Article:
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Moss put MU on map and is still a key to program success

August 5, 2018

HUNTINGTON - Saturday was a special day for Marshall University’s football program as Randy Moss, the Thundering Herd’s all-time great and one of the greatest to ever play wide receiver in the NFL, went into the Pro Football Hall of Fame in Canton, Ohio.

Moss’ years at Marshall included an undefeated season and NCAA Division I-AA (now FCS) Championship in 1996 before he joined with quarterback Chad Pennington and many other Herd stars to forge a successful move to Division I-A (now FBS) that included a 1997 Mid-American Conference title.

Perhaps Moss’ legacy with the Herd is not just his individual play, but how he helped raise the bar for what Marshall football is known as.

“He put us on the map,” Marshall Athletic Director Mike Hamrick said. “If you look at what people think of when they think Marshall football, it starts with Randy Moss and the exposure that he brought to the university and the football program at that time.”

During that time, the slogan surrounding Marshall football became “We Play For Championships.” Even though the slogan isn’t used today, its concept is adhered to because of the groundwork laid by Moss and company during his two historic seasons with the Herd.

Marshall head coach Doc Holliday still adheres to those expectations with his team, and this week, Holliday is using Moss as a teaching tool.

Each time out, people in attendance knew Moss was one of the best players on the field, yet he went out and found a way to get it done consistently despite all efforts being made to take him out of the equation. This season, Marshall’s program has high expectations with 18 starters back from an eight-win team, but Holliday wants his team to embrace those expectations and find ways to get the job done, as well.

From a personal perspective, Holliday’s viewpoint with Moss is unique because not only is he coaching at the university for which Moss played, but Holliday was also on the opposite sideline during the Herd’s first game as a Division I-A program Aug. 30, 1997 - a 42-31 loss to West Virginia University in Morgantown.

At the time, Holliday was assistant head coach and wide receivers coach for the Mountaineers. He recalled what it was like watching Moss from an opponent’s perspective. In that game, Moss caught seven passes for 85 yards and two touchdowns from Pennington while drawing a buzz from the crowd with each catch.

“There’s very few players that when you coach against them, you hold your breath and you say, ‘Oh my God, this guy can beat you by himself,’ but he was one of them,” Holliday said. “Every time he lined up, you held your breath because you knew he could beat you. He was just a tremendous player.”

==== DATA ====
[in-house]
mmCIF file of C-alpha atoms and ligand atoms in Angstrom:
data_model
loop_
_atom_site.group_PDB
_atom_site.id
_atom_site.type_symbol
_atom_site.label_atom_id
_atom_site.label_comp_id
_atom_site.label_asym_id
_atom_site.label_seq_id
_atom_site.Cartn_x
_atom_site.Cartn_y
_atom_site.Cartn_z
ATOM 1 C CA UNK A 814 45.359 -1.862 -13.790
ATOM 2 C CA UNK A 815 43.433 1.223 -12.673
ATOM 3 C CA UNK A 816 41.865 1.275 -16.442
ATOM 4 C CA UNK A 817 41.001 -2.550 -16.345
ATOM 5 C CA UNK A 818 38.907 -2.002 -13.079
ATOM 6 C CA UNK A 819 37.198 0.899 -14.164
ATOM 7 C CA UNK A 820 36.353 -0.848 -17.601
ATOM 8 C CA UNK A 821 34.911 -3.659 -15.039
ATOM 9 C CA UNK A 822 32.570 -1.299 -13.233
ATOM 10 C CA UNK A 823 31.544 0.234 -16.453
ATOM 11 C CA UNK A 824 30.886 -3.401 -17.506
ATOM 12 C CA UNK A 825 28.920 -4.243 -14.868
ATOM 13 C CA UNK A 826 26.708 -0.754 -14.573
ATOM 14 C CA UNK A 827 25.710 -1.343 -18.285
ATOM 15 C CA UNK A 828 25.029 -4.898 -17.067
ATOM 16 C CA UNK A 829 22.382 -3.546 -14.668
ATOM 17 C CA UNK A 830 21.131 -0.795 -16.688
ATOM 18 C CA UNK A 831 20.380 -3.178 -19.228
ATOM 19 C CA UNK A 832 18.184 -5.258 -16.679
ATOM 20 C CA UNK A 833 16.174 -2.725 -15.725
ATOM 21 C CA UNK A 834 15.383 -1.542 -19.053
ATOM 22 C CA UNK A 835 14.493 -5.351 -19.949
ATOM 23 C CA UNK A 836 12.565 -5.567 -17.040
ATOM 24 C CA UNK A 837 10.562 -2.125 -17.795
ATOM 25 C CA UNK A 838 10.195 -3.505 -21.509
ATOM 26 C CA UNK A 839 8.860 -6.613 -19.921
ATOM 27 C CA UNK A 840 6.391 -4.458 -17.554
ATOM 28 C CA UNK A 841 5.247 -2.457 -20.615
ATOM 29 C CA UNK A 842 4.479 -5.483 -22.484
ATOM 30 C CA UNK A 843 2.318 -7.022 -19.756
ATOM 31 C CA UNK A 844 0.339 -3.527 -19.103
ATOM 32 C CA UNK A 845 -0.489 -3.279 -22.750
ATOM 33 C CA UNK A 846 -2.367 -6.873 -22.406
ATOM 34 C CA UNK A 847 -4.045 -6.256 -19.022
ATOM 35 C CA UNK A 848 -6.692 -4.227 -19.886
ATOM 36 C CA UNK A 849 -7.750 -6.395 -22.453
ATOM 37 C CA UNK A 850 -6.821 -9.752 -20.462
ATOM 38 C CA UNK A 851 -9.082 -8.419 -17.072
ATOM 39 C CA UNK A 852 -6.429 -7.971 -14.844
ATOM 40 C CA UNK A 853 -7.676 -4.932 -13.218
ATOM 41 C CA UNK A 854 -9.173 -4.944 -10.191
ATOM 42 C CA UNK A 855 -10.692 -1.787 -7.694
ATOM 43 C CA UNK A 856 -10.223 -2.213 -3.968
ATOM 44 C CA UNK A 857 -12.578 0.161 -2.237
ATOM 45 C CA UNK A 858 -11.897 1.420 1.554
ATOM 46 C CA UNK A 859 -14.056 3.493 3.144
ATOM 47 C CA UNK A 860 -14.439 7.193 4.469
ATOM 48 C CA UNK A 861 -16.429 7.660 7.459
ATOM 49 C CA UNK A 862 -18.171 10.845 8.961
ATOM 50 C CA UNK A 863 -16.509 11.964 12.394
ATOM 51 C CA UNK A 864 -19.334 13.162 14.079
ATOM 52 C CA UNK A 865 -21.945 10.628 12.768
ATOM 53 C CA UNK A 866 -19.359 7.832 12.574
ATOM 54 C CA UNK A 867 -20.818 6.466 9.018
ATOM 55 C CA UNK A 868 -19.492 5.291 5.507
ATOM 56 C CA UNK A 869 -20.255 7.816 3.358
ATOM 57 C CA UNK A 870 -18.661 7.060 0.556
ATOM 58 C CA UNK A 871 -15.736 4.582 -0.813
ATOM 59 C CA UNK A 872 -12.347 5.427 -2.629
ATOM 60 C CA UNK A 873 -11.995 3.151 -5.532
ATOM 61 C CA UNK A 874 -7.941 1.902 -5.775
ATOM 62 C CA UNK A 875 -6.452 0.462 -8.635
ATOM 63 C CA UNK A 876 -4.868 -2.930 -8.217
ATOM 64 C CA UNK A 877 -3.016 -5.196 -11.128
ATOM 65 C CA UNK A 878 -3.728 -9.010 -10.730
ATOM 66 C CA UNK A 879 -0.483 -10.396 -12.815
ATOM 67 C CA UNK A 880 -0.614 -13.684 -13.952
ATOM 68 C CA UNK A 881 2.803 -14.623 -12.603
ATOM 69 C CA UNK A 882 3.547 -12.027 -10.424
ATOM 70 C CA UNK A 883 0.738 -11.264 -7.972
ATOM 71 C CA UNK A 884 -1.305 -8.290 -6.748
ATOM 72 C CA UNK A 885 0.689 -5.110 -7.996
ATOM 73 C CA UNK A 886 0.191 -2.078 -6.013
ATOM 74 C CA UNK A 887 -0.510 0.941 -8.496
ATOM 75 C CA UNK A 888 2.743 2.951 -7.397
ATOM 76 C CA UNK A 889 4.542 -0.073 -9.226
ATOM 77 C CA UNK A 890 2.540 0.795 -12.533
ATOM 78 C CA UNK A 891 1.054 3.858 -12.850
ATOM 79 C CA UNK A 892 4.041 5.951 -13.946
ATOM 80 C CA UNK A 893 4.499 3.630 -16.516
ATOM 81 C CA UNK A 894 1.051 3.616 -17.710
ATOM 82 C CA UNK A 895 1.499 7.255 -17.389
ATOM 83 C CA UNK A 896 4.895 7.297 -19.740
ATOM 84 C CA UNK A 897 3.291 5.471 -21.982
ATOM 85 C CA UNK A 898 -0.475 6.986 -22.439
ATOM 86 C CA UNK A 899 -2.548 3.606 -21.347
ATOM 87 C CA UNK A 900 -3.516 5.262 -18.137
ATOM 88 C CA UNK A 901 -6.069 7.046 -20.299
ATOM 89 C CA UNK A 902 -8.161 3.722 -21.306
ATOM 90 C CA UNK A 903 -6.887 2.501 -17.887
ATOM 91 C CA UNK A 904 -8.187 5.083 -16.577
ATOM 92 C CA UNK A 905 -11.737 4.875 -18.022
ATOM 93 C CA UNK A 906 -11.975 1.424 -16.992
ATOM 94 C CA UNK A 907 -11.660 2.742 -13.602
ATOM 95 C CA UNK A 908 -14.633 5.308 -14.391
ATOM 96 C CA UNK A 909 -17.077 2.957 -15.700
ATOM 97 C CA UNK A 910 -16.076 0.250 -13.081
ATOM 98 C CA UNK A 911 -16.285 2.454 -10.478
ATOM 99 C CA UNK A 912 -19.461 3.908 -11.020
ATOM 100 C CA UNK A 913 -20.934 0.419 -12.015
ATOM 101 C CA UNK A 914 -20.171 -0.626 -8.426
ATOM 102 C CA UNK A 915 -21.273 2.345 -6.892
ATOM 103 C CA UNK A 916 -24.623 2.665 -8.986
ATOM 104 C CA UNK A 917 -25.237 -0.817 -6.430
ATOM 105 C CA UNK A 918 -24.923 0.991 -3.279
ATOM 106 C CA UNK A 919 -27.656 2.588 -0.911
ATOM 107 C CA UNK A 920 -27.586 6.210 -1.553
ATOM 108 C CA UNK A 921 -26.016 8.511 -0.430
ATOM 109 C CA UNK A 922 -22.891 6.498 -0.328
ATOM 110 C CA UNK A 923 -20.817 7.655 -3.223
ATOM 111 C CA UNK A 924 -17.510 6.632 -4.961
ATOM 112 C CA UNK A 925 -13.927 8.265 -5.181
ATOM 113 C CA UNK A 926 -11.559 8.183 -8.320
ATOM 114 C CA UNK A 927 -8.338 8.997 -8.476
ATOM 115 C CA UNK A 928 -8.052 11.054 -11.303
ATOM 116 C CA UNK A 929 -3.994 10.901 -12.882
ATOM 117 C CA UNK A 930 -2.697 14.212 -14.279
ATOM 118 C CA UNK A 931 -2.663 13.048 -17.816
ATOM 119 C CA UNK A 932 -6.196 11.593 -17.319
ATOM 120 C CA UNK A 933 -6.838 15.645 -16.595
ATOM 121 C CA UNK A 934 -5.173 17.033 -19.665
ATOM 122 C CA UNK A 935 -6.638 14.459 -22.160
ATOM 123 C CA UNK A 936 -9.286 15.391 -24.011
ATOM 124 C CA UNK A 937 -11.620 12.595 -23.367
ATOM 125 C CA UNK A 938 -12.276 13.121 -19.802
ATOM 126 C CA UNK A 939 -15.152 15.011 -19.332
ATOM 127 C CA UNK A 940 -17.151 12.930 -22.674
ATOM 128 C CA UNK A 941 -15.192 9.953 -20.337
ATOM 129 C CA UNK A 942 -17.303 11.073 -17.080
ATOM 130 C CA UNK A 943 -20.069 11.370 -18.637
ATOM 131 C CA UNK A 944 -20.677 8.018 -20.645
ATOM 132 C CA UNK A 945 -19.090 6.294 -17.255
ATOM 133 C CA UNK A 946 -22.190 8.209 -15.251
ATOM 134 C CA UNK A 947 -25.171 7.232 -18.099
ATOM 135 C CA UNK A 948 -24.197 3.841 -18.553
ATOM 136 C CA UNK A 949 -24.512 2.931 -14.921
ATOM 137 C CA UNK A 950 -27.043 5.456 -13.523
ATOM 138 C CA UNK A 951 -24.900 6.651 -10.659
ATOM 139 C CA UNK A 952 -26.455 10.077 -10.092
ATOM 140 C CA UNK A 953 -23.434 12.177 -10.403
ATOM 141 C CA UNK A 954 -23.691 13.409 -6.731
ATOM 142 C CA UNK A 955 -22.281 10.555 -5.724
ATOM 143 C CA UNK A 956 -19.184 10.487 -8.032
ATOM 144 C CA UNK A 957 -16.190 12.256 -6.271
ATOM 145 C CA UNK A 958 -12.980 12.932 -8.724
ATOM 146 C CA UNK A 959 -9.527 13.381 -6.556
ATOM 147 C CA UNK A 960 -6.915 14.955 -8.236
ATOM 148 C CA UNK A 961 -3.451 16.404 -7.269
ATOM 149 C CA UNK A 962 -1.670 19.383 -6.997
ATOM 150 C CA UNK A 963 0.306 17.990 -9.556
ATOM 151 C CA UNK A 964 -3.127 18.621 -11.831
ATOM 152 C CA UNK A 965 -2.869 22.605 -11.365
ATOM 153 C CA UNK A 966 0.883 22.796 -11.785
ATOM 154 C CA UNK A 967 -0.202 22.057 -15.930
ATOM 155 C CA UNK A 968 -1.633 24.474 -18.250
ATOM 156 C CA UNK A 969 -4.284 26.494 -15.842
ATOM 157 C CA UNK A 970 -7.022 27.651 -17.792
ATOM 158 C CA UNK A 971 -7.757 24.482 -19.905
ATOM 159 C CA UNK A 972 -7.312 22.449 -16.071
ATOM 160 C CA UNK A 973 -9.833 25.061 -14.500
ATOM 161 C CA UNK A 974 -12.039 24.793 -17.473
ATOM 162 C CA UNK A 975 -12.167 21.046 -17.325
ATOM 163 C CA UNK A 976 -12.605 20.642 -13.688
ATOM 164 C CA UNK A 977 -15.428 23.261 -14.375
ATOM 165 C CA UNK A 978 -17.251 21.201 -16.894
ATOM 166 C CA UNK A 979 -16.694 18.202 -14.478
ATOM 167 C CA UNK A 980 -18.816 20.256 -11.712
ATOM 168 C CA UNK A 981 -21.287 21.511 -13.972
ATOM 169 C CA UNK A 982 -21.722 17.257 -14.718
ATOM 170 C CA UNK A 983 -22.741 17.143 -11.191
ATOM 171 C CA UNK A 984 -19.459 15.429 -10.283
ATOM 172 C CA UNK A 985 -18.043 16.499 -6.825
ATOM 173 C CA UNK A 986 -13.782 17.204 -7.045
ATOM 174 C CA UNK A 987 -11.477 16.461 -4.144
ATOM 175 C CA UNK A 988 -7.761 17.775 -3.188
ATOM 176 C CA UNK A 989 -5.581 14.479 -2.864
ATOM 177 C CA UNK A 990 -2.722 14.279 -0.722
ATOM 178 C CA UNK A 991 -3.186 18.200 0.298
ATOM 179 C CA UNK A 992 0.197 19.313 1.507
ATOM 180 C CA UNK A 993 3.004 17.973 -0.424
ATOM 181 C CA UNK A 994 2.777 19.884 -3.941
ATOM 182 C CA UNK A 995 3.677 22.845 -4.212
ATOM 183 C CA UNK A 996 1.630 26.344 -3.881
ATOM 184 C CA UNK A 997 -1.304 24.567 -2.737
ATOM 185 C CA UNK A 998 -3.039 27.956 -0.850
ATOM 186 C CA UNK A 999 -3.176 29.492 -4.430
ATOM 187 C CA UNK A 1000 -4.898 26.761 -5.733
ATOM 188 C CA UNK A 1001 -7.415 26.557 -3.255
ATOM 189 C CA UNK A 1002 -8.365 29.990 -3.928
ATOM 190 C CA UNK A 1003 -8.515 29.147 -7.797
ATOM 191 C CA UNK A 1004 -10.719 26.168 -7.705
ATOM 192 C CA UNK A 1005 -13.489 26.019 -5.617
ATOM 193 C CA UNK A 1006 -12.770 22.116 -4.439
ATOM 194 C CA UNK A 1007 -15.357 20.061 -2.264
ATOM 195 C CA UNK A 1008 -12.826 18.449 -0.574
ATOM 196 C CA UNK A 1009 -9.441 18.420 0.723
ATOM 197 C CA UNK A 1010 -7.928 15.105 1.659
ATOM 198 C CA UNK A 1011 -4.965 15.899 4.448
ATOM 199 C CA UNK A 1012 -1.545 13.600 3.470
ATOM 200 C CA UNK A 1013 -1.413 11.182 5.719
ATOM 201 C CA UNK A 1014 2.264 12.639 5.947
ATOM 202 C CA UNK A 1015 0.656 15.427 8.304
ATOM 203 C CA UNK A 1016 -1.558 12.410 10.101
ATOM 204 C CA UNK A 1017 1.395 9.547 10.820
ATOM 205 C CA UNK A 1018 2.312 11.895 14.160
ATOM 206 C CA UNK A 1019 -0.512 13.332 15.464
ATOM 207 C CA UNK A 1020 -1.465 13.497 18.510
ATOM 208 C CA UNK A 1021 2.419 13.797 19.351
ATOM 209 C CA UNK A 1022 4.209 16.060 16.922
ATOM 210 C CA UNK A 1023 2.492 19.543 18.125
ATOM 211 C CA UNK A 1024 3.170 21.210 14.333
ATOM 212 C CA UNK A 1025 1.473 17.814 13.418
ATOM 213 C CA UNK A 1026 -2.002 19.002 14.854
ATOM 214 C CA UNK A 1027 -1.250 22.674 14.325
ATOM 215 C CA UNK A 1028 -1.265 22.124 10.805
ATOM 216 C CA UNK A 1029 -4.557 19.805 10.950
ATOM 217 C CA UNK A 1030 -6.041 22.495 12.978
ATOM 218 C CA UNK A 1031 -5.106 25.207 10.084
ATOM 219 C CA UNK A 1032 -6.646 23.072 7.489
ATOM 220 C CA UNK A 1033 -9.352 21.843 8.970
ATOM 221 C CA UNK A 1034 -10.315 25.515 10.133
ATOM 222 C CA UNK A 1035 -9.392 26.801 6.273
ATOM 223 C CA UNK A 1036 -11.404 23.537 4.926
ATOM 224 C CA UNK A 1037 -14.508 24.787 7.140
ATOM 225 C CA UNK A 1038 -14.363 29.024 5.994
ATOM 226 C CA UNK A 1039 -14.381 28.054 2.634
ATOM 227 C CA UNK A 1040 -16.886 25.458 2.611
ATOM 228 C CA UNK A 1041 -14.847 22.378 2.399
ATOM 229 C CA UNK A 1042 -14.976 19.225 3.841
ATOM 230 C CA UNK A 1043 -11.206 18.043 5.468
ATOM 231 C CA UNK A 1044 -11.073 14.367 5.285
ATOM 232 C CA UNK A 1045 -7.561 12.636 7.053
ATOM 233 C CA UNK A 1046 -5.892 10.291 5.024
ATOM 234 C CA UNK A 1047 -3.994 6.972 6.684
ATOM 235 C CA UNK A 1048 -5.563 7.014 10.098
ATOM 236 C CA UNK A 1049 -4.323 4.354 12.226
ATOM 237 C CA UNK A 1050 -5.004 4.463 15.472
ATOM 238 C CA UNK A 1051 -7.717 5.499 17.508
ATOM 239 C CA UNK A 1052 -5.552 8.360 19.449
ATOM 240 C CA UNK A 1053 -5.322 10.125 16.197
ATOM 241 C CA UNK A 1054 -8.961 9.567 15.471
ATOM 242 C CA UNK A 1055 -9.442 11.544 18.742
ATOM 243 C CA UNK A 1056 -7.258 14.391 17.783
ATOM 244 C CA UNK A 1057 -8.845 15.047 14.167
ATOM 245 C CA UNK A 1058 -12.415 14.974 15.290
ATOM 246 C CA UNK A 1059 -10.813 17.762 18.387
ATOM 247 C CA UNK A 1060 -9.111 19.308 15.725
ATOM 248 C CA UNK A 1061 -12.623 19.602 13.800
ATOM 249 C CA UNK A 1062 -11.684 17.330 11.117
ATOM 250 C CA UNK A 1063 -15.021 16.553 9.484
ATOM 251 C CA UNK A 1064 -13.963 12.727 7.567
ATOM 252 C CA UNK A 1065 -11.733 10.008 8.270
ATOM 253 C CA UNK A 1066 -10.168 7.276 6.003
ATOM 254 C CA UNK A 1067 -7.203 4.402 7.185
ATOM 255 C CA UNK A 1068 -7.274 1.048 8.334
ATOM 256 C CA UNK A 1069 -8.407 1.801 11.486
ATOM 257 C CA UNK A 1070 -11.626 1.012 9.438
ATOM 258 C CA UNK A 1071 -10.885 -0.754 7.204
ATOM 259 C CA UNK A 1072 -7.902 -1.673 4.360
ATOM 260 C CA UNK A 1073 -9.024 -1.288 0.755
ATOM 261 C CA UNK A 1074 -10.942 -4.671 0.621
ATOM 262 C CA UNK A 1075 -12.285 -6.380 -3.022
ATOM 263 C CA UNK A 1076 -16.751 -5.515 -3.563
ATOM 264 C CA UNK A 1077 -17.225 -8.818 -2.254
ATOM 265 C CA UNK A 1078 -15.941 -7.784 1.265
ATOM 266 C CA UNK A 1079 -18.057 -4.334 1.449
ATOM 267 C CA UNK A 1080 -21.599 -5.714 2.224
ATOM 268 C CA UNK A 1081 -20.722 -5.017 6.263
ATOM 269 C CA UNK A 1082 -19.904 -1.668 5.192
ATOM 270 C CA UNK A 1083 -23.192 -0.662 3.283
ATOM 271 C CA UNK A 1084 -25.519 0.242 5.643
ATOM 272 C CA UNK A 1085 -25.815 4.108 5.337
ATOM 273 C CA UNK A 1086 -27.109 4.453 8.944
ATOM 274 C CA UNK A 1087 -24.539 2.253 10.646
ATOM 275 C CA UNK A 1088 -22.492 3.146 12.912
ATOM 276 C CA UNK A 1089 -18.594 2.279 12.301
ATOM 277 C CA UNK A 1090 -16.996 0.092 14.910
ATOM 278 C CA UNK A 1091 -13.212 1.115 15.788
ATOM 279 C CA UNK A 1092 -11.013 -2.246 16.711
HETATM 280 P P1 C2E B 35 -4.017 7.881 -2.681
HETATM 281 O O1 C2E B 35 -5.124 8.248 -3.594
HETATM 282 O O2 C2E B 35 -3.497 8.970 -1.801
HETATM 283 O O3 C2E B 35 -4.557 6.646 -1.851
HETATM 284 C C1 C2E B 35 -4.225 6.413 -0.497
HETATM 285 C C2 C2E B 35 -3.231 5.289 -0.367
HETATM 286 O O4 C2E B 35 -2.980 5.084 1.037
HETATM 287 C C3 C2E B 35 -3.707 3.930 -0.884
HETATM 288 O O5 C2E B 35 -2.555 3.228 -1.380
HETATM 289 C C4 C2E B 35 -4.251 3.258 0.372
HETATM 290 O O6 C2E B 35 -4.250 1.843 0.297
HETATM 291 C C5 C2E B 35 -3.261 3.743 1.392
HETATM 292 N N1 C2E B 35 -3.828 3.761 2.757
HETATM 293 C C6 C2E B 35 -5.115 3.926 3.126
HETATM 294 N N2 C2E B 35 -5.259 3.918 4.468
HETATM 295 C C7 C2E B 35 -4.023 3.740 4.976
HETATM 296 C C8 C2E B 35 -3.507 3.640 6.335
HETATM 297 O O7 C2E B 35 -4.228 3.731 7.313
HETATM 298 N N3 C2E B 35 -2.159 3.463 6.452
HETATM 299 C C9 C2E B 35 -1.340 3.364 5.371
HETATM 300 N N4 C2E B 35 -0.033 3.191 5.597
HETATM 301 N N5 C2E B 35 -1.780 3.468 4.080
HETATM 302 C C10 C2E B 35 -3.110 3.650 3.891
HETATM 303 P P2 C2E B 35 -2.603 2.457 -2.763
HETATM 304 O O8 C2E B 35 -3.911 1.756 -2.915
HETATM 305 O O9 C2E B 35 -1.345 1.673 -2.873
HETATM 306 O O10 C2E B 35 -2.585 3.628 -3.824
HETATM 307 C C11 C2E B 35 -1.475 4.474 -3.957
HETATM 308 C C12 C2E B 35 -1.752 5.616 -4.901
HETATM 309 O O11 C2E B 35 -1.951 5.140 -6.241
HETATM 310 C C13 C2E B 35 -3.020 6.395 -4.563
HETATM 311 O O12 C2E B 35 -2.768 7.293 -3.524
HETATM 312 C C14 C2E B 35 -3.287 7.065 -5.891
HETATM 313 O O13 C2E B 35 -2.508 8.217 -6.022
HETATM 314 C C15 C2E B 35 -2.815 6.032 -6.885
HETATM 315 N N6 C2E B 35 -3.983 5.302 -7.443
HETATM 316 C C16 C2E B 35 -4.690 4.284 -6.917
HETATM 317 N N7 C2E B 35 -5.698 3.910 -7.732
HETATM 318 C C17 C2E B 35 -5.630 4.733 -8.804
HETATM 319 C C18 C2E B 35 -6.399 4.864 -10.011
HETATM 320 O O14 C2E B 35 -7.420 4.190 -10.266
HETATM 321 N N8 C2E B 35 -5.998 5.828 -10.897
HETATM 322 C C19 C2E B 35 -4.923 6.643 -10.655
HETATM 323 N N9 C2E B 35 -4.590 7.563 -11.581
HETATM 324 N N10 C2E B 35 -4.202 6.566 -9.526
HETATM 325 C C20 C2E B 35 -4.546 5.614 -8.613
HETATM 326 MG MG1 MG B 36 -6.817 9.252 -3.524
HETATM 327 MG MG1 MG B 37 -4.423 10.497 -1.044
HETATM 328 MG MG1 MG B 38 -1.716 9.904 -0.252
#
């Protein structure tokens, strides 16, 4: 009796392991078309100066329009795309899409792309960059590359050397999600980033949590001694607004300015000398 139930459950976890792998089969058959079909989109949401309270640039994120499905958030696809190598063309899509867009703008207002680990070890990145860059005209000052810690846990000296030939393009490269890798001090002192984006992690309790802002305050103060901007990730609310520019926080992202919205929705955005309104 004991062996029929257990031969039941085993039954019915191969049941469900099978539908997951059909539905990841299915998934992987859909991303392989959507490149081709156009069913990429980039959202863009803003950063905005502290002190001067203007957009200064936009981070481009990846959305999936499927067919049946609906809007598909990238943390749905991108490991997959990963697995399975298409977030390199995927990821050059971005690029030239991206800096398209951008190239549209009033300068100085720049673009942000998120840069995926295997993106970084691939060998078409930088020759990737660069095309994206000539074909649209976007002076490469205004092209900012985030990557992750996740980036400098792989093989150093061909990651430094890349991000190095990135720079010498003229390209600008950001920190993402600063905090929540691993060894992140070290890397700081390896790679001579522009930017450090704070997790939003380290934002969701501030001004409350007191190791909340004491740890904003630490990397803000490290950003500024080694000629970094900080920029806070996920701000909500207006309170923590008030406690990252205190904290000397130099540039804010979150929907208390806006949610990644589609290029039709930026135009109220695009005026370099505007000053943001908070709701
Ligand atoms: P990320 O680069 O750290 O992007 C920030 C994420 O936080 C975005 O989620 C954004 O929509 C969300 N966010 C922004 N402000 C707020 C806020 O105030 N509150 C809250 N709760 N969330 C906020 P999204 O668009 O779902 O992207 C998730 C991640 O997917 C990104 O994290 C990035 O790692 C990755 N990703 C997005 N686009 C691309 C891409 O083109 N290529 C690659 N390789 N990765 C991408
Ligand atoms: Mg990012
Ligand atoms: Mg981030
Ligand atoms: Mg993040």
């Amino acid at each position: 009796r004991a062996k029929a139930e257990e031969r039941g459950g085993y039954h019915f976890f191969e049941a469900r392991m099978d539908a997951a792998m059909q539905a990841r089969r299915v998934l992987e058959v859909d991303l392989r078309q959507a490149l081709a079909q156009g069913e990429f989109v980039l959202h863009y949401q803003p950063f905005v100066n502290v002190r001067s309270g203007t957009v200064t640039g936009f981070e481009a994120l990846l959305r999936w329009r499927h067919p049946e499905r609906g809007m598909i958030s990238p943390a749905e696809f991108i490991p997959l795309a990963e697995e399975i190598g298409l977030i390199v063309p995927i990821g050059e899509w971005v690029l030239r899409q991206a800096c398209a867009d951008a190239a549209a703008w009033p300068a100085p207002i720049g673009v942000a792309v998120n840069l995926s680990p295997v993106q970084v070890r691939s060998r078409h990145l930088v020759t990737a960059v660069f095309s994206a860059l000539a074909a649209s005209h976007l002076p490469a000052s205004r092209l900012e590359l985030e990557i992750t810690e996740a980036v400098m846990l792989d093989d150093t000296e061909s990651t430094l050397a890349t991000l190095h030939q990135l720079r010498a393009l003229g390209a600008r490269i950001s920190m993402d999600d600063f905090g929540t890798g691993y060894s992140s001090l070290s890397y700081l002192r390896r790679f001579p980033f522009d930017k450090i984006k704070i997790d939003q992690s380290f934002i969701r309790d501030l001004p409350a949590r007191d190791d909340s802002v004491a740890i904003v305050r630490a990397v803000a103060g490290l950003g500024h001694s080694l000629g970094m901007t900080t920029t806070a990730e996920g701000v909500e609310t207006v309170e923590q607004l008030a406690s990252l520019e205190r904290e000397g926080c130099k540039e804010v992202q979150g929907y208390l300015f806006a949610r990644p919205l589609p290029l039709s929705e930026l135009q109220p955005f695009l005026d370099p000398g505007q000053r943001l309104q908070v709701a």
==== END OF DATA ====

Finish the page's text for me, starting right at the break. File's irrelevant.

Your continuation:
From a recruiting standpoint, Moss is still an integral part of the success of the Herd. His likeness is seen prominently in social media posts from prospects when they receive their offers from Marshall and the recruiting pitch often discusses Moss as one of the Herd’s greats.

“Probably the greatest receiver to ever play the game came right out of here and played right here in this stadium,” Holliday said. “Just a tremendous, tremendous honor for him to represent the state of West Virginia, Marshall University and, of course, the pro football teams that he’s played for.”

Moss has shown that he hasn’t forgotten about Marshall University or the state of West Virginia, either.

On July 18, Moss sent out an Instagram post of him sitting just beyond the south end zone at Joan C. Edwards Stadium with a caption that said, “Got something brewing for summer 19. Hope yaw weady wv! #myhuntington.”

Sources say that, at that time, Moss met with Marshall officials to discuss his future involvement with the athletic program.

Even though the details surrounding those plans are not yet known, any type of joint venture between Moss and Marshall University would be a win for Herd athletics as it would bring one of its most recognizable faces in history back into the forefront.

“Randy has done a tremendous job,” Holliday said. “I’m really proud of him, happy for him and happy for Marshall.”

Moss became the second Marshall player elected to the Pro Football Hall of Fame, joining Frank “Gunner” Gatski, who was elected in 1985, making Saturday a unique and historic day for the Thundering Herd program.

Along Moss’ unique path, there were plenty of twists and turns, a fair share of bumps in that road, a path that found its way through Huntington and then a strong drive into NFL stardom and, now, the Pro Football Hall of Fame. As all West Virginians know, there are no straight roads in the Mountain State. Normally, however, there is a beautiful destination at the end of all those twists and turns.

On Saturday, the Rand, West Virginia, native was a living testament to that as he found one of the most beautiful destinations he’d ever seen - the Pro Football Hall of Fame in Canton, Ohio.

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